The Civil Sector and Public Sector

On friday last week, I attended the Socitm South West Regional Meeting, where there were a number of presentations from various people from Orange (Event Sponsors) who are actually now part of a new organisation Everything Everywhere – A merger of Orange and T-Mobile. I personally didn’t really take note of this when this was announced back in May, but actually it is quite a big deal when you think about what this means to the mobile networks and coverage. They still need to sort our rural connectivity if they want to make a real difference. Maybe they should connect to Race Online 2012 and make a pledge…

One of the most interesting presentations on the day came from Julie Harris, CEO of Cosmic, a Social Enterprise based in East Devon. What was interesting for me was that Julie highlights some of the practical challenges facing the civil sector in progressing the Big Society – also a great observation that public sector and civil sector partnership working is the Big Society really…

Some really interesting insights in identifying local projects which Cosmic are involved in which could add real value to some high level strategies that the public sector has and are proactively progressing – such as “Channel Migration” – supporting these strategies through grass-roots support and mentoring  via the Digital Mentors programme.

Digital Mentors aim to provide technology training, support, workshops and advice to local sole traders and SME’s –  The support and guidance on offer will include use of standard ‘Office’ software, social media, simple website creation and promotion demonstrations, tips on online selling, computer maintenance and support.

Via Cosmic – Digital Mentors

Julie also make a very obvious point about aligning and working together more with regard to Analysis and Research around IT enabled change etc. An obvious link to Socitm naturally exists as Socitm have expanded into the 3rd Sector – perhaps a bit more to do on making local connections to add value to the widerSocitm membership.

Anyway Julie’s presentation is below, it is well worth checking out.


Likeminds 2010 – was it really for me?

In my previous post i shared my first thoughts and observations from attending the Likeminds 2010 conference. It was a great day and my thoughts have now started to settle down. If you wish to read other peoples views on the event, check out the likeminds site.

The question i am asking myself now is  – was the event for me?

I work in local government and i know that we can learn from other sectors and other professionals, but i’m starting to think that for a whole day event, i didn’t really come away with anything new  – that is not to say that the quality of presentations weren’t great because they were. I was very impressed with Jon Akwue, Joanne Jacobs and Chris Brogan who was one of the first 10 people i started to follow on twitter – Joanne’s Gartner style hype cycle for Augmented Reality was very interesting.

However it seems to me that we (public sector folk) are actually very advanced in our collective thinking on the potential of social software and social media. I include social software because i believe that we will gain huge advantages implementing this technology internally first before we embark externally on the road to radical transformation. This point was supported by an excellent presentation by Olivier Blanchard on “Operationalising Social Communications” – Ok so the title is a bit too “Communications” friendly for most public sector folk, but to be honest i don’t care what we call it, as long as we actually ALL understand what we are really talking about.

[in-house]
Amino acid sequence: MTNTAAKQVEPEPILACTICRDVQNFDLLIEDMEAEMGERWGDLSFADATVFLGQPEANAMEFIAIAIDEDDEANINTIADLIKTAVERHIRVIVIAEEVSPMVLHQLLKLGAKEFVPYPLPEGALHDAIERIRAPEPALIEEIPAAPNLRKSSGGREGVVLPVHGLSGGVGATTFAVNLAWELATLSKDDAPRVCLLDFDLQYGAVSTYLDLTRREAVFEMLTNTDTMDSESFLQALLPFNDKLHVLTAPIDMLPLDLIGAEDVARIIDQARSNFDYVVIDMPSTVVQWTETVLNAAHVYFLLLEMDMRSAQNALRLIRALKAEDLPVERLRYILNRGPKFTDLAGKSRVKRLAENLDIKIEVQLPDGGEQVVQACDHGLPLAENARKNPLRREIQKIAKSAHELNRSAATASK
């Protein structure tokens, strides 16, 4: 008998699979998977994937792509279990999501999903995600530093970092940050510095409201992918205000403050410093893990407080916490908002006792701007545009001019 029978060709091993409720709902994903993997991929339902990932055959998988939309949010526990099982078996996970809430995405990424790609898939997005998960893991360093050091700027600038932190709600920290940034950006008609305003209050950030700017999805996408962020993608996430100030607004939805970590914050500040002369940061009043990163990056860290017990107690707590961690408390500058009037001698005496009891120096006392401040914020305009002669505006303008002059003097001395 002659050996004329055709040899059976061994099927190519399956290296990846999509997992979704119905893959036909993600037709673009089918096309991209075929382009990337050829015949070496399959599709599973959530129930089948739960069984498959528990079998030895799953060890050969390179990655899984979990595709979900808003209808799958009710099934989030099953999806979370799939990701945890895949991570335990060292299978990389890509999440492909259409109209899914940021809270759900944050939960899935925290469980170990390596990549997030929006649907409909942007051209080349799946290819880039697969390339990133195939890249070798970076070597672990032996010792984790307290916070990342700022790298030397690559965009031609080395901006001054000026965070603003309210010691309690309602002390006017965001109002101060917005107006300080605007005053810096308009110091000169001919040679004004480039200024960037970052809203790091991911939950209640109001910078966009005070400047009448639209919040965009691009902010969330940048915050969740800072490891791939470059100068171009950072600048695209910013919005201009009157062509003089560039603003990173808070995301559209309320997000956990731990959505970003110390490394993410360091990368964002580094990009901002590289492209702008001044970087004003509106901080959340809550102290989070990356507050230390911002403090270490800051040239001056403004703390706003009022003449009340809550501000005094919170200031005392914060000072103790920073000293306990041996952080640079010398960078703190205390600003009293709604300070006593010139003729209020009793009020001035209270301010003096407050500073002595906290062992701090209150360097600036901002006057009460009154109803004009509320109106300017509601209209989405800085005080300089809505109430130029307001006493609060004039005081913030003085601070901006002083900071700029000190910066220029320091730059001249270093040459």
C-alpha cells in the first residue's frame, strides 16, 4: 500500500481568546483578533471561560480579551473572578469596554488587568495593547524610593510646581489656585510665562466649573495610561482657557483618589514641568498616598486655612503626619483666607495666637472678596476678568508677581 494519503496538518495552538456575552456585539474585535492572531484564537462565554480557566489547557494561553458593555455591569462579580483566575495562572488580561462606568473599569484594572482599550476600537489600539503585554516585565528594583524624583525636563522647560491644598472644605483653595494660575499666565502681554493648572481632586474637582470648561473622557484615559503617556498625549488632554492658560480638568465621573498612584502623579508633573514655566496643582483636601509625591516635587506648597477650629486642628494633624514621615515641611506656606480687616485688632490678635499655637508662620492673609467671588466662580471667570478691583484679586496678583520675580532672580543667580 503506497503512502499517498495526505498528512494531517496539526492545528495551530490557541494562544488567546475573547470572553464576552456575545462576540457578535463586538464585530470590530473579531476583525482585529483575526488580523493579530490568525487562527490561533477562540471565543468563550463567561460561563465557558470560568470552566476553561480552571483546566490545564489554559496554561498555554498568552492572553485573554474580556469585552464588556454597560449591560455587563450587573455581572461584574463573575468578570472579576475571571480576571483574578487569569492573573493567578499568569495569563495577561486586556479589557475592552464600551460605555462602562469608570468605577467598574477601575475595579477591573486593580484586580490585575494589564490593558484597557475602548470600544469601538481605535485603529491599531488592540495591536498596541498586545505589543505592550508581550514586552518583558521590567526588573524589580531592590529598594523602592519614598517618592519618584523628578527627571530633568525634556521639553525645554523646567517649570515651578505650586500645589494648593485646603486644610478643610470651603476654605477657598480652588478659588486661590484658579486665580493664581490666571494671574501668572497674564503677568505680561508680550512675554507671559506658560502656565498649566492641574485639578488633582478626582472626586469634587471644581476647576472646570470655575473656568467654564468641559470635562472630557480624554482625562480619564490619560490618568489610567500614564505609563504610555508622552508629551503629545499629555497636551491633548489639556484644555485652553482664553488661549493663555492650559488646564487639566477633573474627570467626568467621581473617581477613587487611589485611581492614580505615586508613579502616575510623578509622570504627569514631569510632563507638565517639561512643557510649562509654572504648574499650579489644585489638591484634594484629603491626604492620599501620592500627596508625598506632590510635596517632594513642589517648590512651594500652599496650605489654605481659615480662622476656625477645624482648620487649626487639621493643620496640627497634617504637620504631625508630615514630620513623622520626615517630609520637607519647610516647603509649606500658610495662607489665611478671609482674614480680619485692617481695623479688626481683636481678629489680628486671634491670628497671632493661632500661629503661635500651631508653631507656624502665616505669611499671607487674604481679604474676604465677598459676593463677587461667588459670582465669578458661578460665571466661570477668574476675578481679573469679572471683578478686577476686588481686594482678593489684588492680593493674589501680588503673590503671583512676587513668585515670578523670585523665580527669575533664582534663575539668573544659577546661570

If you are in the public sector and you have heard Dave Briggs talk, or spoken to the following people in and around the public sector : Dominic Campbell, Jeremy Gould, Paul Clarke, Tim Davies, Mary McKenna, Steve Dale, Catherine Howe and Julie Harris to name but a few. All of these people i have heard talk about practical examples of change using social web technologies over the past 2 years. From the IDeA’s Knowledge Hub, eSafeguarding Projects, Youth Participation and Engagement, Learning Organisations, Reboot Britain, Digital Mentors and Virtual Civic Spaces. All of these in my opinion are great examples of the power and potential of social media.

Surely this is about FUNDAMENTAL CHANGE not just in businesses, public sector organisations but in society as a whole.

I appreciate that for many people Likeminds was a place where they learned about new stuff and new approaches, but for me, i have already been on that journey, but it was good to listen to great speakers.

I love likeminds and i love being part of it, but perhaps this time it was just a little to broad for me and not deep enough.

I suspect that the other likeminds offerings would meet my needs but being based in local government, funds are limited if not non existent to enable participation in some of the others.

I think that the main reason for me to feel this way was that it feels like the event was aimed at a more commercial group of people, it was no coincidence that a large number of people attending were agencies and people offering services in this space.

My thoughts continue.